What is an ACL?
Simply put, an anterior cruciate ligament (ACL) connects the bottom of the femur (thighbone) to the top of the tibia (shinbone). It is one of four ligaments in the knee and is responsible for stability, forward movement of the lower leg and preventing rotational stress. Not only is the ACL the weakest of the four ligaments in the knee, too much stress can cause it to tear.
How does the ACL get injured?
Direct contact ACL injuries occur from an on-field or on-court collision. Non-contact ACL injuries are usually the result of a quick pivot, unbalanced landing or acceleration of speed followed by a sudden stop. Sometimes, the non-contact ACL injury can be exacerbated by overuse, when an athlete continues to play one sport year round without a break. Experts are most concerned about the rising number of non-contact ACL injuries, which account for nearly 70 percent of all ACL injuries.
Who gets an ACL injury?
Anyone can get an ACL injury, but the most susceptible are those involved in sports that require pivoting, jumping, decelerating and turning quickly, such as skiing, basketball, football, lacrosse, volleyball, cheerleading, soccer and gymnastics.
Females are at greater risk than males. The American Academy of Orthopaedic Surgeons (AAOS) reports that female athletes are up to 10 times more likely to sustain an ACL tear than their male counterparts. This is because higher levels of estrogen in women actually weaken the tendons by relaxing the fibers, making them more susceptible to tears. Since girls typically have wider hips than boys, there is a smaller notch for the ligament to connect to the femur, which restricts movement. Girls are also more likely to land on their feet with knees straight, as opposed to bent, which increases pressure on the joints. With more girls playing sports since the inception of Title IX in 1972, there has been at least a 10-fold increase in the number of injuries sustained by females.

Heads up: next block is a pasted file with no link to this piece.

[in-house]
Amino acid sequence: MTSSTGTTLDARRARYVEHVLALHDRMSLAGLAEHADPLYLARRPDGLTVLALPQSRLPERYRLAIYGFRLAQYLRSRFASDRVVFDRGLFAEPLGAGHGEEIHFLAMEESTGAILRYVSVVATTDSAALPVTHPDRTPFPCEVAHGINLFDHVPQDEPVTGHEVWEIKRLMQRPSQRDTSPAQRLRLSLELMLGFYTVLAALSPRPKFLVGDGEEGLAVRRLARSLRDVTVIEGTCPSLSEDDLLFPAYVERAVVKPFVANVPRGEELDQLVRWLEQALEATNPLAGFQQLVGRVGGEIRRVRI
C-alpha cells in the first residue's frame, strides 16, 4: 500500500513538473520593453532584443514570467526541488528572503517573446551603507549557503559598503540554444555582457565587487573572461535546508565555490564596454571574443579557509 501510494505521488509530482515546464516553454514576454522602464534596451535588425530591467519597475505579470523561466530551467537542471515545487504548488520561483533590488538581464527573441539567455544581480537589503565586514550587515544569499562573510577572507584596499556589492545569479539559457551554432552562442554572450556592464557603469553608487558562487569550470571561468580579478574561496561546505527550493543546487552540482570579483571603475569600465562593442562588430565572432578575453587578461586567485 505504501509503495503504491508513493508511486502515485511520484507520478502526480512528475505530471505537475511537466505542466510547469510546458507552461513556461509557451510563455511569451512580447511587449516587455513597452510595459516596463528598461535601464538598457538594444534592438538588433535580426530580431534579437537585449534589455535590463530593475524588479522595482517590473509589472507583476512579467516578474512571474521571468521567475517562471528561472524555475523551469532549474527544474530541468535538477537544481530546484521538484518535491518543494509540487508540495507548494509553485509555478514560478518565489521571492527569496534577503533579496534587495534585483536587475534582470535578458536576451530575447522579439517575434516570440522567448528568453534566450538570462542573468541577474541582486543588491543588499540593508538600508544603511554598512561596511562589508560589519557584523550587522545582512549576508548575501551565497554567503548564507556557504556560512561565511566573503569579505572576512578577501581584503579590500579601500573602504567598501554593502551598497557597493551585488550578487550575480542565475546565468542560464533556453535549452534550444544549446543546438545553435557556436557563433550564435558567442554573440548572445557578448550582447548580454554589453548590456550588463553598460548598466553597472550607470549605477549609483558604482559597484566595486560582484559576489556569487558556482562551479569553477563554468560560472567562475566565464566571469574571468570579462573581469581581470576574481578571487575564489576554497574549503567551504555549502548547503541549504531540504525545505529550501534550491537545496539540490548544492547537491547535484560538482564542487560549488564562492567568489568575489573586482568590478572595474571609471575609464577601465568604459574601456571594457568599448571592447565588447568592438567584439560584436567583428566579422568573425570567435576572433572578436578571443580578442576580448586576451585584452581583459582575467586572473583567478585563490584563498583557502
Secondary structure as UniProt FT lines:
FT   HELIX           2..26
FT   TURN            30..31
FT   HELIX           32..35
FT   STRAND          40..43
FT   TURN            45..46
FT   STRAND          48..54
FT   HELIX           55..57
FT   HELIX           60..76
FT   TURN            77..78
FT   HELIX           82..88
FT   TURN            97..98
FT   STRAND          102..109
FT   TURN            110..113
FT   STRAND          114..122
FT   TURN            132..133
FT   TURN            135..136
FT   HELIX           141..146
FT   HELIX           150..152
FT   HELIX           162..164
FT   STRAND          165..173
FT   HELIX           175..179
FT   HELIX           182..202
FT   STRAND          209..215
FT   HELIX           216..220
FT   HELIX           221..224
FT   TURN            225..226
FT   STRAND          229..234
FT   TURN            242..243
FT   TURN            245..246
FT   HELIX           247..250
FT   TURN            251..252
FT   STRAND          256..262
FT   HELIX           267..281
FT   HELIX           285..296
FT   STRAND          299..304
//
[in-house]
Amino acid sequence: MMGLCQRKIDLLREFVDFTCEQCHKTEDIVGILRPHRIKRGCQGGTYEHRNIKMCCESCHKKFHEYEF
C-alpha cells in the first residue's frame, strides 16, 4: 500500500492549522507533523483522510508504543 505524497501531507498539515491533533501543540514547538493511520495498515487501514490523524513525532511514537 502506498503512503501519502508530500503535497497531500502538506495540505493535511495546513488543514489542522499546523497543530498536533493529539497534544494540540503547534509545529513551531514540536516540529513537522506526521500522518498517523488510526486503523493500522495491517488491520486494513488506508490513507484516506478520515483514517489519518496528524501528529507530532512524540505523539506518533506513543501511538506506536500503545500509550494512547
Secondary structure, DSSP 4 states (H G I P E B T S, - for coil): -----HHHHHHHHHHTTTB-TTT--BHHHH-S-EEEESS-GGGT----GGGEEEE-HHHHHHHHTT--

What are the symptoms of an ACL injury?
Many patients are only too aware of their injury. There is usually intense pain, a telltale pop or snap, a loose feeling in the joint and an inability to put weight on the affected limb. However, there are instances in which the extent of the injury is less severe. Some ball players have been known to play with a damaged ACL, but that is an exceptional situation. Any lack of stability in the knee should be followed up with an MRI to assess damage. The risk of permanent injury, arthritis and total knee replacement is too great not to check for signs of a torn ligament.
How prevalent is it?
ACL injuries are extremely common among both professional and amateur athletes.
About 400,000 people in the U.S. are treated for ACL injuries every year. Medical professionals nationwide are seeing a significant uptick in the number of ACL injuries every year. Physicians in Philadelphia documented a 400 percent increase in ACL patients in a 10-year time period. From 2009 to 2013, the number of MOR patients with ACL injuries doubled. The number of ACL injuries in young people under age 25 tripled in that same five-year period. That's why Midwest Orthopaedics at Rush (MOR) physicians are concerned about what they call an epidemic of ACL injuries.
With more emphasis on competitive sports and more young people engaged in these activities year-round, the numbers are going up.
To counter these accelerated rates of injury and to reduce stress on the joints, more cross training should be emphasized. Longer breaks between activities and exercises to improve balance and core strength around the knee joints can further lessen the likelihood of an ACL tear in people involved in rigorous competition.
One of the injuries most feared by athletes at all levels (and their fans) is tearing the anterior cruciate ligament, also known as known as an ACL tear. Midwest Orthopaedics at Rush physicians are at the forefront of research efforts to prevent, treat, and help patients recover from this devastating injury.
What is the treatment?